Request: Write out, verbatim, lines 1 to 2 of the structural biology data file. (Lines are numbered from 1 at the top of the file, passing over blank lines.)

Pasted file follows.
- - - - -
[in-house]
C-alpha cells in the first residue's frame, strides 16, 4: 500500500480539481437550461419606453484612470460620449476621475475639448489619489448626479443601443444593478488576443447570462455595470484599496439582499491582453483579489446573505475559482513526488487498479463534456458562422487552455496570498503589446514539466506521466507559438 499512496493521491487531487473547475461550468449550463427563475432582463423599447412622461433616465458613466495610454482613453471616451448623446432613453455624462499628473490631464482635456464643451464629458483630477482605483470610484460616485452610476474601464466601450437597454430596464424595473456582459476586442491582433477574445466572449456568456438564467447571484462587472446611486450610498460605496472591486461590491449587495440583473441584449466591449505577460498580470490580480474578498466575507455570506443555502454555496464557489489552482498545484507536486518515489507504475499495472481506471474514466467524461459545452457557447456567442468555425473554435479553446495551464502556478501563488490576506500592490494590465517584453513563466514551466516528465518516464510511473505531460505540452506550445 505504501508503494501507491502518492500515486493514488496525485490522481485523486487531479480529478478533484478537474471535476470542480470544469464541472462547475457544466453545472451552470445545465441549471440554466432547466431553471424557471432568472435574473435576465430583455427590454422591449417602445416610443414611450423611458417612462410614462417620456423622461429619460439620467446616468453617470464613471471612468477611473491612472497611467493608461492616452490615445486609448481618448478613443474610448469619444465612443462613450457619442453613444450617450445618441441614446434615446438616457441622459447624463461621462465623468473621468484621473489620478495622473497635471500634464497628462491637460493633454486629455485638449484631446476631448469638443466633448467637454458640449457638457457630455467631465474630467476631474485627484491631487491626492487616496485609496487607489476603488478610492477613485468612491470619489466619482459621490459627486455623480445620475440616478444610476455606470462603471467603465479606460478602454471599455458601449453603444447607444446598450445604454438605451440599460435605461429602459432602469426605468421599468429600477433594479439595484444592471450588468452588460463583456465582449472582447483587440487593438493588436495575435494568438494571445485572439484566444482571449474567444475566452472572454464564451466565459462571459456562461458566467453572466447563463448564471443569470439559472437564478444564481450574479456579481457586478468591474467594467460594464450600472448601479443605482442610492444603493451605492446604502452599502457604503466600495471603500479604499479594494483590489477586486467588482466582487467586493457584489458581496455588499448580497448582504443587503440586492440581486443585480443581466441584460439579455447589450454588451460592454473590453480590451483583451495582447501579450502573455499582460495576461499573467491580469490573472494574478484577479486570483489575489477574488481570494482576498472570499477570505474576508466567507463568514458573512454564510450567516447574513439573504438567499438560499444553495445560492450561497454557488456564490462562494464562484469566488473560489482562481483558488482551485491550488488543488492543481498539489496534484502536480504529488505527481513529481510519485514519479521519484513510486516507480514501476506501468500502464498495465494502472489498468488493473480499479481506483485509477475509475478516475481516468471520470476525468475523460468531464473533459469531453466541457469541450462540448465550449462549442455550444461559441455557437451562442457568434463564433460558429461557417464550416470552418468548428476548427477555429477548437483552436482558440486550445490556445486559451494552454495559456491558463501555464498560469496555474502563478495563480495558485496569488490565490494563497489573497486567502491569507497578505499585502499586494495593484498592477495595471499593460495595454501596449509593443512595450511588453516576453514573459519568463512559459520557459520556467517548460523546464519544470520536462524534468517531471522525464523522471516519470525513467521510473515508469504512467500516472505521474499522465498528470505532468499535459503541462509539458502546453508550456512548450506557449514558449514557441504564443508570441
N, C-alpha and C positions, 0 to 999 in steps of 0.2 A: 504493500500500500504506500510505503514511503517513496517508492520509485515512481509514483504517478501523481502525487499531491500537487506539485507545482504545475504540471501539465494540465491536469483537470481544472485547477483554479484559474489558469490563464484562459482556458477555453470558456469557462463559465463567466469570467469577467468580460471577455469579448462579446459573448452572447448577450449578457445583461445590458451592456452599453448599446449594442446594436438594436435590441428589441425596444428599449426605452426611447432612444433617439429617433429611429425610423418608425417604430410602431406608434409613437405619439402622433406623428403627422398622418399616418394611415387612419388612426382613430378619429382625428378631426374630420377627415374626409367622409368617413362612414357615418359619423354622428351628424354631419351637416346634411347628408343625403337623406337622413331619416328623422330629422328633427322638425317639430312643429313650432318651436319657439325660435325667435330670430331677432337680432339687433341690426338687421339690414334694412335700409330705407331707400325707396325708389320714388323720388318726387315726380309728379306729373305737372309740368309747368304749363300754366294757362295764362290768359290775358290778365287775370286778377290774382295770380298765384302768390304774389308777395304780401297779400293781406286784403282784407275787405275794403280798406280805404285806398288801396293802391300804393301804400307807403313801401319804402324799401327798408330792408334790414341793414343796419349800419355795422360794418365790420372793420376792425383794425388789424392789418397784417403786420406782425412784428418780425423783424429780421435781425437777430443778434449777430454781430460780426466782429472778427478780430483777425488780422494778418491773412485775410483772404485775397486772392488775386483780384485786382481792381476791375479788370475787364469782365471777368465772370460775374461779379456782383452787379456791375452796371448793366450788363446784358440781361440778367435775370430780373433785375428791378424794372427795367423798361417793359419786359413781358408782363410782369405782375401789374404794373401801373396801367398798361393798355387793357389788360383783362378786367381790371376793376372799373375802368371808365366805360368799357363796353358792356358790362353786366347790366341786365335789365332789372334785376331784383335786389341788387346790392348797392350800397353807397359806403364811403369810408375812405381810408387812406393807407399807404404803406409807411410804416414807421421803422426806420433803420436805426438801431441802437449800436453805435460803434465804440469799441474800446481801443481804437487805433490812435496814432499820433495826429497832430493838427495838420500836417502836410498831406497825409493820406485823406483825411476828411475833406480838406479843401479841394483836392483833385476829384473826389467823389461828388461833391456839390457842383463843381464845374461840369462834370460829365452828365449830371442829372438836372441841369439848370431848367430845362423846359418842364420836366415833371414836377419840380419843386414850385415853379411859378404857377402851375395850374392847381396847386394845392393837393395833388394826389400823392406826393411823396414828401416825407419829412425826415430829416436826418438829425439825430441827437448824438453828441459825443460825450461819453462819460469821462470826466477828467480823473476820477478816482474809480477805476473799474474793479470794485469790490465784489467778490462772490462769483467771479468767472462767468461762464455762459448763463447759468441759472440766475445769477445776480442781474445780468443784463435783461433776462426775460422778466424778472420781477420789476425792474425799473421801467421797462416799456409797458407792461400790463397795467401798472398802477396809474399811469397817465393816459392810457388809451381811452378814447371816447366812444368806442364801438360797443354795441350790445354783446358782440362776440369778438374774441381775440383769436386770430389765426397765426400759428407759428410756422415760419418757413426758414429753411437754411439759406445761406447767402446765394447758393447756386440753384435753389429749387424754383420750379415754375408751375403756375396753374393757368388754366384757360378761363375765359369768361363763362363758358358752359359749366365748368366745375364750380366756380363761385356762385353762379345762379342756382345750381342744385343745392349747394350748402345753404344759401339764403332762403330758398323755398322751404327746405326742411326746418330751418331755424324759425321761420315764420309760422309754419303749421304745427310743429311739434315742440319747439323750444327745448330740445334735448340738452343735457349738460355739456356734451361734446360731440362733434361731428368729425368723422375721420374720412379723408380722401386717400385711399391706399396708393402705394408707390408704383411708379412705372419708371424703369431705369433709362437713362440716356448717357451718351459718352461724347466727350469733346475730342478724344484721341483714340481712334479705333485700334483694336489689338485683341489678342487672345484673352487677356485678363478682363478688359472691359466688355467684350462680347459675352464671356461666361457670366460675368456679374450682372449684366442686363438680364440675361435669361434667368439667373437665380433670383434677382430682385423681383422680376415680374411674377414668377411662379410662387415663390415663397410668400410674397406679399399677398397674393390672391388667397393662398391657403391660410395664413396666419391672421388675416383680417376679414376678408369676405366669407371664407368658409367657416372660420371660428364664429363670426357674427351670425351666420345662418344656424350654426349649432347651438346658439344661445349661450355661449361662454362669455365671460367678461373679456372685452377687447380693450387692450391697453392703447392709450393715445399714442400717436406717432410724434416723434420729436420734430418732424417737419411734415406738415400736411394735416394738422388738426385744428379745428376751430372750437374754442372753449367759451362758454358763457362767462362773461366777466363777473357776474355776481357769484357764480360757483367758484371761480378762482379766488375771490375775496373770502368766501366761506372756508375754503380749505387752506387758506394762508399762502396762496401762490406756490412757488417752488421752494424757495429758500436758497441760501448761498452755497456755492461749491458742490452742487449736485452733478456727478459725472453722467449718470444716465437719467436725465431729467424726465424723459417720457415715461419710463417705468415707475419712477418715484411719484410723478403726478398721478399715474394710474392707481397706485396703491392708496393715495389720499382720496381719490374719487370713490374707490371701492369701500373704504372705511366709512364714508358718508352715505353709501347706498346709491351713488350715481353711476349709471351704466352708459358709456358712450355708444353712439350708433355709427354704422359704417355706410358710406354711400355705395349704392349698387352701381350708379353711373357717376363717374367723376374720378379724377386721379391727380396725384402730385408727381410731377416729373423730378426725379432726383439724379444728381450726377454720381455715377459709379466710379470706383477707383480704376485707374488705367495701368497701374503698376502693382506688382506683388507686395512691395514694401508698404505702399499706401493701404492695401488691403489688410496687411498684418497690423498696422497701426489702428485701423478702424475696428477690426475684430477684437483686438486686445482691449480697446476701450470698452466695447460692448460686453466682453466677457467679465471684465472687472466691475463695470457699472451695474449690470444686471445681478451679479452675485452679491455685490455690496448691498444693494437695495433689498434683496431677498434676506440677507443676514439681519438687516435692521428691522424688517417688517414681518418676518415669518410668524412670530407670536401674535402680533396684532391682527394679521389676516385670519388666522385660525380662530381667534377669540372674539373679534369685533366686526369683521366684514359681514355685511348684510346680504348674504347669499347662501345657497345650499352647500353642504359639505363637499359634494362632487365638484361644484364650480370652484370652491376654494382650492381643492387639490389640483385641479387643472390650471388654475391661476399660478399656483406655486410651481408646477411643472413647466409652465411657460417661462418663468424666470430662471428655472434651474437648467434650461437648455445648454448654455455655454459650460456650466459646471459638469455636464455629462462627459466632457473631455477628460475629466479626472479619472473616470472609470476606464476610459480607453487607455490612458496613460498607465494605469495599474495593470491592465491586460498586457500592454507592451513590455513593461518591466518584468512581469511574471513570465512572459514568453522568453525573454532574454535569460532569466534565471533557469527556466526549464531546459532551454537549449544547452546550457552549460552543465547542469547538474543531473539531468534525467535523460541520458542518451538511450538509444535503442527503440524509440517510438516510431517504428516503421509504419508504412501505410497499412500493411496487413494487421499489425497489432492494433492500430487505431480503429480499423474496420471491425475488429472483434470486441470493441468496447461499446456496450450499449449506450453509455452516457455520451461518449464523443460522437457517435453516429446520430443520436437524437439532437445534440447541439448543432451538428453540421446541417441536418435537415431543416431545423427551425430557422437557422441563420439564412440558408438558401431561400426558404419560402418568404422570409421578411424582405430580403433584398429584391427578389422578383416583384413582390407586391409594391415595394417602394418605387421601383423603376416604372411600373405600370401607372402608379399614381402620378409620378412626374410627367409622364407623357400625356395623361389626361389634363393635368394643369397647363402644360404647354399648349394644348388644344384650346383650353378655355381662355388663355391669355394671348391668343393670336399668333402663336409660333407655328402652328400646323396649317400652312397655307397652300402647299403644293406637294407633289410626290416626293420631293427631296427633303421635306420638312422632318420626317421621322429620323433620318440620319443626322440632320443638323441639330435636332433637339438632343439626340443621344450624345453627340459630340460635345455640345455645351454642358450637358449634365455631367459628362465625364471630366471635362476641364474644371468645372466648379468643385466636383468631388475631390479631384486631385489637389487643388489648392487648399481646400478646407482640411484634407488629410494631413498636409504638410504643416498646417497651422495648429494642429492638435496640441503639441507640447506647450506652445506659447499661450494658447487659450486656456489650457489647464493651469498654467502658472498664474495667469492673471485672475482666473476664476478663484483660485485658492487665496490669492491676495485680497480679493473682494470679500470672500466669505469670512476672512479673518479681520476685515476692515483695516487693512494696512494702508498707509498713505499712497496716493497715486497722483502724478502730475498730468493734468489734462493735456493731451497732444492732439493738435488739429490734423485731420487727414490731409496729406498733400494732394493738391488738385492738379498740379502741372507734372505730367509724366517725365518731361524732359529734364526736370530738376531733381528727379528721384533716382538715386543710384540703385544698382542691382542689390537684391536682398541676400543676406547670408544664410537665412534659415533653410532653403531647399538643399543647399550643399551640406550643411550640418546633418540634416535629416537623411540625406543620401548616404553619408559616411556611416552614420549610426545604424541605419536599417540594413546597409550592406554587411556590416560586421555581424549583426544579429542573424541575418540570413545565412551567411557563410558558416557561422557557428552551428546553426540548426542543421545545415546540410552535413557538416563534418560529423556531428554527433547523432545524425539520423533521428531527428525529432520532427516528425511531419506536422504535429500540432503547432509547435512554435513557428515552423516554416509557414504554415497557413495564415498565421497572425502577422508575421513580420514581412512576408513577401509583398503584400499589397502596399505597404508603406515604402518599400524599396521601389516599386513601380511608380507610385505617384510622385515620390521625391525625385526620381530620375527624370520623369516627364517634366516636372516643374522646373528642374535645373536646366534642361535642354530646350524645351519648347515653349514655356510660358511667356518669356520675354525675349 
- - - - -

[in-house]
C-alpha cells in the first residue's frame, strides 16, 4: 500500500480539481437550461419606453484612470460620449476621475475639448489619489448626479443601443444593478488576443447570462455595470484599496439582499491582453483579489446573505475559482513526488487498479463534456458562422487552455496570498503589446514539466506521466507559438 499512496493521491487531487473547475461550468449550463427563475432582463423599447412622461433616465458613466495610454482613453471616451448623446432613453455624462499628473490631464482635456464643451464629458483630477482605483470610484460616485452610476474601464466601450437597454430596464424595473456582459476586442491582433477574445466572449456568456438564467447571484462587472446611486450610498460605496472591486461590491449587495440583473441584449466591449505577460498580470490580480474578498466575507455570506443555502454555496464557489489552482498545484507536486518515489507504475499495472481506471474514466467524461459545452457557447456567442468555425473554435479553446495551464502556478501563488490576506500592490494590465517584453513563466514551466516528465518516464510511473505531460505540452506550445 505504501508503494501507491502518492500515486493514488496525485490522481485523486487531479480529478478533484478537474471535476470542480470544469464541472462547475457544466453545472451552470445545465441549471440554466432547466431553471424557471432568472435574473435576465430583455427590454422591449417602445416610443414611450423611458417612462410614462417620456423622461429619460439620467446616468453617470464613471471612468477611473491612472497611467493608461492616452490615445486609448481618448478613443474610448469619444465612443462613450457619442453613444450617450445618441441614446434615446438616457441622459447624463461621462465623468473621468484621473489620478495622473497635471500634464497628462491637460493633454486629455485638449484631446476631448469638443466633448467637454458640449457638457457630455467631465474630467476631474485627484491631487491626492487616496485609496487607489476603488478610492477613485468612491470619489466619482459621490459627486455623480445620475440616478444610476455606470462603471467603465479606460478602454471599455458601449453603444447607444446598450445604454438605451440599460435605461429602459432602469426605468421599468429600477433594479439595484444592471450588468452588460463583456465582449472582447483587440487593438493588436495575435494568438494571445485572439484566444482571449474567444475566452472572454464564451466565459462571459456562461458566467453572466447563463448564471443569470439559472437564478444564481450574479456579481457586478468591474467594467460594464450600472448601479443605482442610492444603493451605492446604502452599502457604503466600495471603500479604499479594494483590489477586486467588482466582487467586493457584489458581496455588499448580497448582504443587503440586492440581486443585480443581466441584460439579455447589450454588451460592454473590453480590451483583451495582447501579450502573455499582460495576461499573467491580469490573472494574478484577479486570483489575489477574488481570494482576498472570499477570505474576508466567507463568514458573512454564510450567516447574513439573504438567499438560499444553495445560492450561497454557488456564490462562494464562484469566488473560489482562481483558488482551485491550488488543488492543481498539489496534484502536480504529488505527481513529481510519485514519479521519484513510486516507480514501476506501468500502464498495465494502472489498468488493473480499479481506483485509477475509475478516475481516468471520470476525468475523460468531464473533459469531453466541457469541450462540448465550449462549442455550444461559441455557437451562442457568434463564433460558429461557417464550416470552418468548428476548427477555429477548437483552436482558440486550445490556445486559451494552454495559456491558463501555464498560469496555474502563478495563480495558485496569488490565490494563497489573497486567502491569507497578505499585502499586494495593484498592477495595471499593460495595454501596449509593443512595450511588453516576453514573459519568463512559459520557459520556467517548460523546464519544470520536462524534468517531471522525464523522471516519470525513467521510473515508469504512467500516472505521474499522465498528470505532468499535459503541462509539458502546453508550456512548450506557449514558449514557441504564443508570441